New York based Judith Braun’s ongoing series, “Symmetrical Procedures” is an ongoing series of drawings constrained by four rules: Abstraction, Bilateral Symmetry, Square Format, and Graphite. This first image looks like a generative Processing application- but actually “Fingerings” are done with fingers dipped in charcoal, sometimes using both hands simultaneously to the extent of arms’ reach and developing a vocabulary of mark making with these simple means.
Radical ceramics, paintings and drawings by the talented Amy Gartrell. Do these images make anyone else think of 80’s super fresh flavor, complete with the crazy squiggly lines? Her show “Whatever and Ever” is on view at Daniel Reich Gallery in NYC until June 26th, so go check it out!
The artwork of Justin Bryan Nelson has this folk-like quality with minimum colors and symbolic imagery that not much is needed in the drawings to appreciate its symbolic and rather mysterious illustration. What I like about them, it’s just how delicately done the pencil and ink marks are on the illustrations but also how the artwork revolves around one main subject, without cluttering the audience.
Welcome to Musii, an island of emotion where you can play, feel and listen. Feel like you need a hug? Musii will give you one! This instrumental blow-up stands for Multi-Sensory Interactive Inflatable. A device that lights up and provides a sense of comfort for anyone who interacts with it. Large, soft nylon spires make up its body and extend upward. Pressing down on them creates a spectacle of feeling, brushing all emotion.
Beneath the milk white exterior is an audiovisual system equipped with LED sensors and vibrating speakers that radiate music from a selection of more then 50 sounds. Musii was specialized with the intentions of providing sensory therapy for children with special needs. The inflation and deflation of the spires creates a “humming bird” musical of sound accompanied by rays of changing color. The adjustment of light, sound and volume can be accessed through a touchscreen remote.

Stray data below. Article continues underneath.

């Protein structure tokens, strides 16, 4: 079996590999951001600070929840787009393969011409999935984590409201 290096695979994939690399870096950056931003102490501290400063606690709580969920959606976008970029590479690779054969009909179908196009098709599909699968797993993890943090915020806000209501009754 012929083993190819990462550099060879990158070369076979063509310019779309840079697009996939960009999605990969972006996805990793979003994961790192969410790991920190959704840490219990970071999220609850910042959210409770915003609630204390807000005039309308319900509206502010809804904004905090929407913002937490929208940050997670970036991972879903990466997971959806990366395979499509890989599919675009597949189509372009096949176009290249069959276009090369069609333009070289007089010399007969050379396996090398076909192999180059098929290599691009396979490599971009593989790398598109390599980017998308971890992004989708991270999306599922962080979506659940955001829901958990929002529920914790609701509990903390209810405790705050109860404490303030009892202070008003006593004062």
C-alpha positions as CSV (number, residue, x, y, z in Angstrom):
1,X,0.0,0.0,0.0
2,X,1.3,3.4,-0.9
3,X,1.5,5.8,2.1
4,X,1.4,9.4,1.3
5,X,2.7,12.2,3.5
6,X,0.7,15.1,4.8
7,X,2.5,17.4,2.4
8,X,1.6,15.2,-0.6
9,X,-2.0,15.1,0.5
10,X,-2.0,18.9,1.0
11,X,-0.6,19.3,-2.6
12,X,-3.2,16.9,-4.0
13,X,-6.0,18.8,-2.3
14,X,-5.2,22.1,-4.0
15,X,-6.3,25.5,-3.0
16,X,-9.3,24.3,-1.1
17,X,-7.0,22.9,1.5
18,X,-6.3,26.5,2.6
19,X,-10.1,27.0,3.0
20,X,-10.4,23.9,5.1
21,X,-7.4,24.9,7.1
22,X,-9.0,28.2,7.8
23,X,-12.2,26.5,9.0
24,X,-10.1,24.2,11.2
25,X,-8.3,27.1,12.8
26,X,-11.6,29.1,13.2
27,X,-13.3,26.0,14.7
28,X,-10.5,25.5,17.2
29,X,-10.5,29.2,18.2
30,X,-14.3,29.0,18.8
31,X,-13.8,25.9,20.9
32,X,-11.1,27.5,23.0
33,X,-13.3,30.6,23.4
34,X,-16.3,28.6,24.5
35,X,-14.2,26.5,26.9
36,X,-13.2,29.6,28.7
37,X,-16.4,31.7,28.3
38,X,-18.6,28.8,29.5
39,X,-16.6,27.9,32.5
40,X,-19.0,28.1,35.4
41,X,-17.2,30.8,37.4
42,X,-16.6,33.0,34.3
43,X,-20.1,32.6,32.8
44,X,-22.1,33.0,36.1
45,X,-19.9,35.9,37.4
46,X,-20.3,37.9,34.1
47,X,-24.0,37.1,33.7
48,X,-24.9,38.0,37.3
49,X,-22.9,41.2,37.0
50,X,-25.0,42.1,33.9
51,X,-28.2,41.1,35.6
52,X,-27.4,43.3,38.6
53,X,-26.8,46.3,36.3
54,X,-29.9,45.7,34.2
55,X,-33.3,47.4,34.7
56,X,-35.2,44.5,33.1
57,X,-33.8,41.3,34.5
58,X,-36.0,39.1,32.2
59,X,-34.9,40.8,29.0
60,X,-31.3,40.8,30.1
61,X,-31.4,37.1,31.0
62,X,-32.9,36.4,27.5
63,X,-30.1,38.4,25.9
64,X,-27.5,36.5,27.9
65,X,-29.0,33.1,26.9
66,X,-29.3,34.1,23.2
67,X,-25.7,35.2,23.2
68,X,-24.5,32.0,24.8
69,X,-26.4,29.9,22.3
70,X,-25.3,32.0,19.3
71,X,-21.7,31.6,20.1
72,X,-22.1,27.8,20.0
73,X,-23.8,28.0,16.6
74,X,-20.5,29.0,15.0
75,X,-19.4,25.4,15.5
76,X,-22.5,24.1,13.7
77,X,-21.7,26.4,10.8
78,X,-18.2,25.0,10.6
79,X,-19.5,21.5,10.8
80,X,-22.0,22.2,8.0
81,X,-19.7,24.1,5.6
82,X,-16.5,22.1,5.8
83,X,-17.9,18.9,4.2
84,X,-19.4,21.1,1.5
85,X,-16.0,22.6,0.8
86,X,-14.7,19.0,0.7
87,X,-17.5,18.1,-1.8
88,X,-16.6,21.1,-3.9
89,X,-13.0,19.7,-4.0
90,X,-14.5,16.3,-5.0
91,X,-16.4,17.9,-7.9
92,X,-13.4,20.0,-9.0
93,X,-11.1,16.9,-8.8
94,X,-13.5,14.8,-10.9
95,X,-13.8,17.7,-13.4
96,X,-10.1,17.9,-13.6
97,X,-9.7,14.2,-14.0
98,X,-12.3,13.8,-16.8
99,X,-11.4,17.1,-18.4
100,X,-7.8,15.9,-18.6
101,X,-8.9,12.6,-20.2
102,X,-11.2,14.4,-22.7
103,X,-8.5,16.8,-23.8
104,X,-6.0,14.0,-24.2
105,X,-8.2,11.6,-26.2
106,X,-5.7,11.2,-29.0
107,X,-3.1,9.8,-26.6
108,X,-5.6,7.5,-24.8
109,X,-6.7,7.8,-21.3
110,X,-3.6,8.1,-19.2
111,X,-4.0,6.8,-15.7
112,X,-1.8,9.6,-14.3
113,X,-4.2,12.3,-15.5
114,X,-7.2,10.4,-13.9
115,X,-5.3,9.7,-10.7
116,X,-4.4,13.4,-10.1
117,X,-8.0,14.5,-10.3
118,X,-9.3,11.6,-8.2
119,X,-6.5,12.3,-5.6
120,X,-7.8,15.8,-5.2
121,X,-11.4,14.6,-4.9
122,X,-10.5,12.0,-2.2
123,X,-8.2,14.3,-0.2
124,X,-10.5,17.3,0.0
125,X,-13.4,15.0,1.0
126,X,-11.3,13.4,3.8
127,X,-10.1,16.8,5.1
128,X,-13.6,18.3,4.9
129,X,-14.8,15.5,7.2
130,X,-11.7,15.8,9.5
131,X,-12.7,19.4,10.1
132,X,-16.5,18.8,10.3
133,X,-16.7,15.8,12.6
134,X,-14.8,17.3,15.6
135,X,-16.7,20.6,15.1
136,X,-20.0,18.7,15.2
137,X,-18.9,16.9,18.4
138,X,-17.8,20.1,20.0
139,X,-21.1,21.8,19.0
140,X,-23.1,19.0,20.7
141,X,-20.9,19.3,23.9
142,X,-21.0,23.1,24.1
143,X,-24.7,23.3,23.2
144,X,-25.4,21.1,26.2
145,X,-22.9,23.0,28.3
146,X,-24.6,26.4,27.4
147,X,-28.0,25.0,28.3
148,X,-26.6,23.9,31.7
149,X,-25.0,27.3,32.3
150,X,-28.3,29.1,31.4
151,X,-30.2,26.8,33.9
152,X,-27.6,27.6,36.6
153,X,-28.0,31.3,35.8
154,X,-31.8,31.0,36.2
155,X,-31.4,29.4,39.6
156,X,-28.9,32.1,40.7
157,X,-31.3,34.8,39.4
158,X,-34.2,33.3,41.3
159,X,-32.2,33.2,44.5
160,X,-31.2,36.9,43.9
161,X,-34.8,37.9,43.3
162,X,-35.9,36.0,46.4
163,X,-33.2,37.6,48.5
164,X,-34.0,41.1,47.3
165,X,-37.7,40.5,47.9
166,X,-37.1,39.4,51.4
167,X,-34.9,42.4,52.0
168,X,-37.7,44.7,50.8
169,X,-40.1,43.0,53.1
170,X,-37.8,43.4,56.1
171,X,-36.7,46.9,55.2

The record starts simply enough with the opening track, “Unfucktheworld” where she sings about a broken heart and then lets loose with the next track, “Forgiven/Forgotten“. It’s truly a beautiful record from start to finish and quite different than both her debut, Strange Cacti and Half Way Home, but her voice is still the star of the show.
Angel is about to embark on a massive three month tour of the US and Europe so you have plenty of chances to see her live. You can catch her this coming Sunday, March 2nd at the Echoplex in Los Angeles, March 3rd at San Francisco’s Great American Music Hall, and Friday March 7th at Barboza in Seattle. She’ll also be playing at the SXSW Music Festival in Austin as well as at Primavera Sound in Barcelona, Spain. Check out all of her tour dates here and check out her new video for, “Hi-Five” directed by her frequent collaborator, Zia Anger.
Shamus Clisset (aka, Fake Shamus) is a digital artist who uses 3D modeling software to construct bizarre and often humorous scenes that multiply reality and critique consumer culture. His work is featured in Beautiful/Decay’sBook 8: Strange Daze, a curated collection of talented artists who explore the realms of the uncanny: parallel universes, psychedelic dream states, supernatural activity, and more. Also included in the book is the work of Neil Krug, a photographer who drenches his shots in hallucinatory colors, bending time and reality to invoke the nostalgia and liberatory zeal of the 1960s. Andrea Wan, a Berlin-based artist, also brings her own flavor of absurdity to the book in the form of surreal illustrations of masked and multiple-headed beings. Strange Daze is ideal for those art lovers and dreamers who wish to challenge everyday banality by exploring alternative visions of the world.
We featured Clisset’s work in 2011, when he was making insane (and often violent) mashed-up universes of trash and cultural signifiers. Since then, Clisset has rebirthed his artistic identity as “Fake Shamus,” a “digital golem” formed out of 3D-rendered objects (Source). The shapes this humanoid beast can take are limitless; in one image he is a mystical being upholstered in grass who summons a collection of empty beer cans; in another he is an industrious builder, his muscular body made out of what appears to be lumps of brightly-colored Plasticine. And while Clisset’s works may appear to have photographic elements, do not be deceived; everything in his images is created in a digital, 3D space. By mimicking reality, Clisset brings up fascinating questions of “authenticity” versus “fakery,” unveiling in the process that the entire world is a strange construction subject to our perception.
To see our feature on Clisset and similar artists, check out Book 8: Strange Daze. Copies are available at a limited quantity in our shop, so grab yours today.